At the same time, a wave of hip-hop groups were being formed in Taiwan by American-born Chinese, such as LA Boyz, made up of Jeffrey Huang, his brother, and one of his cousins; and Jerry Lo¡¦s band The Party. These bands made a splash, but their distinctly Western style of music and lyrics still left local Taiwanese feeling distanced from them. Fan Chiang says that he would stumble his way along with the English lyrics, not entirely sure what he was actually saying, and never thinking that one day he would be able to use his own native tongue to create his own hip hop.
The hip-hop artist that both fishLIN and Fan Chiang feel has best demonstrated the success that can come from hard work is Taiwan¡¦s MC Hotdog. Now a major celebrity, Hotdog released his own EP in 2001 for NT$39, on which he rapped in Mandarin with lyrics that caustically attacked the flashy and superficial ¡§idol singers¡¨ that saturated the market. This was the first time Fan Chiang, then a junior at college, had heard Western-style rap done with Chinese lyrics, and he would practice rapping along with the instrumental versions of two tracks on Hotdog¡¦s EP. ¡§It was then I discovered I could actually rap, keeping perfect time with the beat.¡¨
Following MC Hotdog¡¦s debut have come the Southern Taiwan band Dog-G, with their Taiwanese-language ¡§Taiwan Song¡¨ and the ¡§Funny Rap¡¨ series of albums from Chu Yue-hsin (of the band Joy Topper Jr.), which humorously attack and mock various social issues while mixing Mandarin, Taiwanese, and English lyrics in tracks with elements of hip hop, rock, and Taiwanese folk music. All of these have had a tr - Taiwan Panorama


Discography

Kou Chou Ching--FuKe(2005)

01.Intro
02.Tiu Tiu Ssu Hsiang Chi(F.Jasonshu)
03.Hong Bao Culture(F.LOC)
04.Confluent People
05.Skit
06.Energumen(Intro)
07.Energumen(F.Jasonshu & Ianl)
08.Hou Chui Tao
09.Your Name Is TAIWANESE!!
10.Against Nature(F.Volvix)
11.Outro

Had play by almost all Taiwan's TV & Radio.
Also play at some CA's podshow.

Photos

Feeling a bit camera shy

Bio

Who Are Kou Chou Ching?

Kou Chou Ching now thats a curious sort of name. A phrase that comes from the seasonal round of agriculture (spring planting, summer tending, autumn labor, winter hoarding), Chou Ching refers to the hard work of autumn harvesting. Meanwhile Kou has to do with the harvesters scythe. Together, the three words give the feeling of laborers plying their tools to bring in the harvest. Its also the attitude that we take to music. Maintaining the spirit of those who plant and tend, we wait for the time of harvest.

Kou Chou Ching started out with fishLIN and Fan Chiang. The two met at a street performance called Lyricist Park. Once competitors, they started collaborating and studied music production together. In the course of their experiments, they discovered that mixing traditional Taiwanese materials with a hip hop rhythm had a cool sort of flow. And because the two of them are passionate about homegrown Taiwanese culture, it made perfect sensetheyd start to make some real Taiwan Traditional Rap. In 2003 they formed Kou Chou Ching. From the first, they won accolades and awards. So what began as their unexpected discovery has been able to take form and grow.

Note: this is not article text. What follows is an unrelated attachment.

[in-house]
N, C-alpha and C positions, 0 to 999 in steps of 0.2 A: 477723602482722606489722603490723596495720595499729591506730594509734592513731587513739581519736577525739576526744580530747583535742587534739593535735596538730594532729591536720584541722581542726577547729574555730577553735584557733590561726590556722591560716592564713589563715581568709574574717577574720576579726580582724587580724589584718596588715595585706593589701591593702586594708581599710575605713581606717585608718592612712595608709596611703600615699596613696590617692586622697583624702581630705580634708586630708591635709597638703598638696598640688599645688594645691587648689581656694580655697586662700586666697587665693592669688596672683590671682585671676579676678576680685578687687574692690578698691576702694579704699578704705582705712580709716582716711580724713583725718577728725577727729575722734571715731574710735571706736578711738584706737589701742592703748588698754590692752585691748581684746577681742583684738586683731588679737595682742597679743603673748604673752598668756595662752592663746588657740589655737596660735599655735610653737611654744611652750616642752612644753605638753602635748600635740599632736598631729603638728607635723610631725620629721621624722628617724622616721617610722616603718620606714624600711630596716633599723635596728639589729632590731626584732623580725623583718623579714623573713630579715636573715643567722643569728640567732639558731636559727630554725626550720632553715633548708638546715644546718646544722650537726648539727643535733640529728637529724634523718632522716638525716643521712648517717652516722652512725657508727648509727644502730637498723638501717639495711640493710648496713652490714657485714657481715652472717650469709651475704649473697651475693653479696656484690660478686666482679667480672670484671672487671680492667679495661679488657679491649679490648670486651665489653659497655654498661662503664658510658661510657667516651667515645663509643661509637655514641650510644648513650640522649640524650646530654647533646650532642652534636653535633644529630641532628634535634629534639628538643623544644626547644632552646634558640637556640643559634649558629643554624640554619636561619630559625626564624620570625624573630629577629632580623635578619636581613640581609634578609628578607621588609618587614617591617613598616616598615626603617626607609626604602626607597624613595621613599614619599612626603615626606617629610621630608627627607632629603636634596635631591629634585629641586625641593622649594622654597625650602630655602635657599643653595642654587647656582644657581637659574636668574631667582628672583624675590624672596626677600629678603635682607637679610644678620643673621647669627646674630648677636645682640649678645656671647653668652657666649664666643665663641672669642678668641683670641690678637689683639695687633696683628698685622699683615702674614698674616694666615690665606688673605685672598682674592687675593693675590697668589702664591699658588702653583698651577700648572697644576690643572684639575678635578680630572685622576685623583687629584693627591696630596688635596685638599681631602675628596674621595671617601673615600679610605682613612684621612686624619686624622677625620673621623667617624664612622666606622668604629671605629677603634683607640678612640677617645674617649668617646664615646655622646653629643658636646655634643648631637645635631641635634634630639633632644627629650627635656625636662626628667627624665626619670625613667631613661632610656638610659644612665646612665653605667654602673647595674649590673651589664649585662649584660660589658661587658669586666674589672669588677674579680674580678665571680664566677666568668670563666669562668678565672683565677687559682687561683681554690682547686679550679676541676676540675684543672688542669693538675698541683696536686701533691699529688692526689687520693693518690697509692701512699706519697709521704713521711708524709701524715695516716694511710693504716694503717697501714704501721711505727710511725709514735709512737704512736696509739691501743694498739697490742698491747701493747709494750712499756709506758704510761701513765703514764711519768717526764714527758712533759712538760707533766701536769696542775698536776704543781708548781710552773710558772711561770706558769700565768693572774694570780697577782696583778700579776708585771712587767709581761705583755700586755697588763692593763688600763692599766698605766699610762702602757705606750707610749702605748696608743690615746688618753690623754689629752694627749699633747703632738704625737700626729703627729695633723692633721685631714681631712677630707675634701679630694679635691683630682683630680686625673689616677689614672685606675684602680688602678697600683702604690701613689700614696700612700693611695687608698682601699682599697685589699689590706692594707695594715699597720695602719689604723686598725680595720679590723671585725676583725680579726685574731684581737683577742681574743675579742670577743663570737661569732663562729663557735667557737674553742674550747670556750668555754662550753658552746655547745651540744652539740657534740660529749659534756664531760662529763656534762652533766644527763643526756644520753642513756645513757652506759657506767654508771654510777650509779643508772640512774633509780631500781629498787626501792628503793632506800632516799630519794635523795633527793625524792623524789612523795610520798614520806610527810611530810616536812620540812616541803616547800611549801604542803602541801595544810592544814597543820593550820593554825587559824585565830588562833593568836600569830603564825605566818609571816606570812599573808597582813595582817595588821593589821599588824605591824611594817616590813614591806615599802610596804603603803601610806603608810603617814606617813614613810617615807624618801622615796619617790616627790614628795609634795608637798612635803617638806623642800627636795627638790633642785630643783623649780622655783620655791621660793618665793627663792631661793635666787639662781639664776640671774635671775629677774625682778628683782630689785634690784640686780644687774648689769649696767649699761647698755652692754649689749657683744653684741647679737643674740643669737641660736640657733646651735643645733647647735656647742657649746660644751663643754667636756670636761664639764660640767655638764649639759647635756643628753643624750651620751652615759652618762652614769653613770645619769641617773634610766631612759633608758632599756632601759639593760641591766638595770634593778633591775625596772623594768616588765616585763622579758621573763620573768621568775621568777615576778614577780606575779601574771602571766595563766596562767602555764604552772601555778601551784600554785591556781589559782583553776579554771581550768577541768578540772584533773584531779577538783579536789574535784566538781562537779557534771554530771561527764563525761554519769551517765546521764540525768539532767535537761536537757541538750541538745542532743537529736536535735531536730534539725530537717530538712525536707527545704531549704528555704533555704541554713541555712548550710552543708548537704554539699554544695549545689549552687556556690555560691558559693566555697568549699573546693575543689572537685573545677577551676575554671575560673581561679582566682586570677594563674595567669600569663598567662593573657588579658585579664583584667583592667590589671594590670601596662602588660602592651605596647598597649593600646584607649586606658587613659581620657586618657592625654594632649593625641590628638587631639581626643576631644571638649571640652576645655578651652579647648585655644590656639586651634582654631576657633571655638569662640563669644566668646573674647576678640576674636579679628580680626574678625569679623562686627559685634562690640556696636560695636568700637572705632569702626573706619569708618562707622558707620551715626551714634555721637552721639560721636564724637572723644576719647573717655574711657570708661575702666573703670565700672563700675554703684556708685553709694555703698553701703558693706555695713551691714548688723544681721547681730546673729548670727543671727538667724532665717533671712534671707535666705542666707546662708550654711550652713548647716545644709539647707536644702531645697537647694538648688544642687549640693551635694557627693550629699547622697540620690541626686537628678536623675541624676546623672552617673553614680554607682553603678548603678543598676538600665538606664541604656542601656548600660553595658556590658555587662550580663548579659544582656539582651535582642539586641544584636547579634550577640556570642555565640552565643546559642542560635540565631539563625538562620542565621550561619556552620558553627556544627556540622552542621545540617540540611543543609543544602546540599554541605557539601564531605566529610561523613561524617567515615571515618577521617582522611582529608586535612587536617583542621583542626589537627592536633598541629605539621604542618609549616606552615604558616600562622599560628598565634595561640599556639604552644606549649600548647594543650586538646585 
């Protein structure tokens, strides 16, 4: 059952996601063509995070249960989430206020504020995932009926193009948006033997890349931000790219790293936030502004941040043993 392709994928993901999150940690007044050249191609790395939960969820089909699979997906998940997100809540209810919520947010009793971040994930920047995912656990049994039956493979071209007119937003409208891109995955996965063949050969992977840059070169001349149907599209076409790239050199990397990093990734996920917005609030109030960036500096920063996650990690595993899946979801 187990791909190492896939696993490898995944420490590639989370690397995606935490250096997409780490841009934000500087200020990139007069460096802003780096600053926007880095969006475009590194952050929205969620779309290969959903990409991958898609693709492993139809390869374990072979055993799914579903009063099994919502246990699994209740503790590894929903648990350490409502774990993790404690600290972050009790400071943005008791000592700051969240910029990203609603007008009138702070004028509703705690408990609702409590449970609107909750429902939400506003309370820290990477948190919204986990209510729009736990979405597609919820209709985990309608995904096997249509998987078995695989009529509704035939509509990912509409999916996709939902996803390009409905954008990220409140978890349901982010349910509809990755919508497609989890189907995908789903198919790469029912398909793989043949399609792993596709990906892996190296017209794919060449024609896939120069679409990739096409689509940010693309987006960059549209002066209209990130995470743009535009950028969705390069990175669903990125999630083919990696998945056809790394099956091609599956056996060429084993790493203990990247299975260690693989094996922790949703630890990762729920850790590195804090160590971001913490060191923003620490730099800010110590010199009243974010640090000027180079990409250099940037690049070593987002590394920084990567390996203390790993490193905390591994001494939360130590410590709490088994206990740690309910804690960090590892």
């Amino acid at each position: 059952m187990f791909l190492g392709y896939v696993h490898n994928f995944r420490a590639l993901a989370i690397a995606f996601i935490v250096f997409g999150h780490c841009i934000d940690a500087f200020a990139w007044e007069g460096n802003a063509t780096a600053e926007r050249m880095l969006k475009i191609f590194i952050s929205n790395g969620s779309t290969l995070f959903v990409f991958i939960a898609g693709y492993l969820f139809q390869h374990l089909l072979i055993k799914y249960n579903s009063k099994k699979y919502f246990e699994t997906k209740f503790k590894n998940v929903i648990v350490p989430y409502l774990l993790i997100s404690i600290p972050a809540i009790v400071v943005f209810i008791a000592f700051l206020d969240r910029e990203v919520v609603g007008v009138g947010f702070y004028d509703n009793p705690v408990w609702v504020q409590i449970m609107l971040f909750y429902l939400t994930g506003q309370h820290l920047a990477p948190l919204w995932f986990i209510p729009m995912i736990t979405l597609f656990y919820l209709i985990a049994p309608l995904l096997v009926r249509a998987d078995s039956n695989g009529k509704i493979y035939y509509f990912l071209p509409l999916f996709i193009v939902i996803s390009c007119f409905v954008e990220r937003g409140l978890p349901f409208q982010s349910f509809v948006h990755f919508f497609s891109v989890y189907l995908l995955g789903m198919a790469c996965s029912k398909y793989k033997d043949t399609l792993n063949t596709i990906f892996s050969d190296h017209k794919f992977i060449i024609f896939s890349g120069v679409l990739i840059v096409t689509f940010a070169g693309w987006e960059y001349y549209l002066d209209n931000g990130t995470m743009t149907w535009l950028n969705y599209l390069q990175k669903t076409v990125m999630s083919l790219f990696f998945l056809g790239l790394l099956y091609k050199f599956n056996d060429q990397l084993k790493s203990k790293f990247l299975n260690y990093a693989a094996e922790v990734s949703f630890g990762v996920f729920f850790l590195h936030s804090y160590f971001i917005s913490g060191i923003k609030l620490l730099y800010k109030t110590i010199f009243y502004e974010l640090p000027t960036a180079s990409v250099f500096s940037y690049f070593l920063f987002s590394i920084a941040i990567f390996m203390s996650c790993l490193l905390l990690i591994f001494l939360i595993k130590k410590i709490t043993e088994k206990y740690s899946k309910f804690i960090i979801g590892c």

In 2004, DJ j. little joined the crew. A DJ specializing in scratch, j. little uses traditional music albums as his scratch material, a first on Taiwan, and making Kou Chou Ching the first band to Scratch over Mandarin Chinese, Hoklo, and Hakka. Not long after, A-Ji joined with his suo-na (a traditional instrument thats a cross between a trumpet and an oboe), traditional winds and strings, and accordion. This way, Kou Chou Chin became even more multiplex, special, and mature.

In just two short years, Kou Chou Ching has participated in numerous contests and group performances, winning several awards; and in 2004 they were invited to perform in the Haiyan International Music Festival at Kongliaoa coveted stage for Taiwanese indie bands. So in two years Kou Chou Ching has established a name among the independent music scene in Taiwan. Many people find it a huge surprise when they hear Kou Chou Ching for the first time. Who would have thought that there was this sort of Hip Hop being made on Taiwan! This sort of surprise leads to other emotions. Kou Chou Chings songs bring laughter and provoke thought. They are portentsand parody. But most importantly, Kou Chou Chings music does not forsake Taiwan, the place where the music is rooted. Every creative inspiration, big or small, comes from Taiwan.

Because Taiwan is their inspiration, Kou Chou Chings music brings together Taiwanese musical material like Beiguan and Nanguan, Taiwan Opera, Hakka Ba-yin and Mountain Songs, South Chinese Huamei Diao, Peking Opera, and Classical Chinese music. They also sample Taiwanese folk songs and oldies as creative material. The result is a sound thats unique among independent music artists on Taiwan if not the world.

Having crossed a few hurdles between 2003 and 2005, Kou Chou Ching has received the affirmation and support many notable Taiwanese musicians and music producers. Its been two short years. In the future there will be many more two years. Listen to Kou Chou Ching and you will discover that Taiwanese music isnt just heavy and traditional. It can also be lively and new.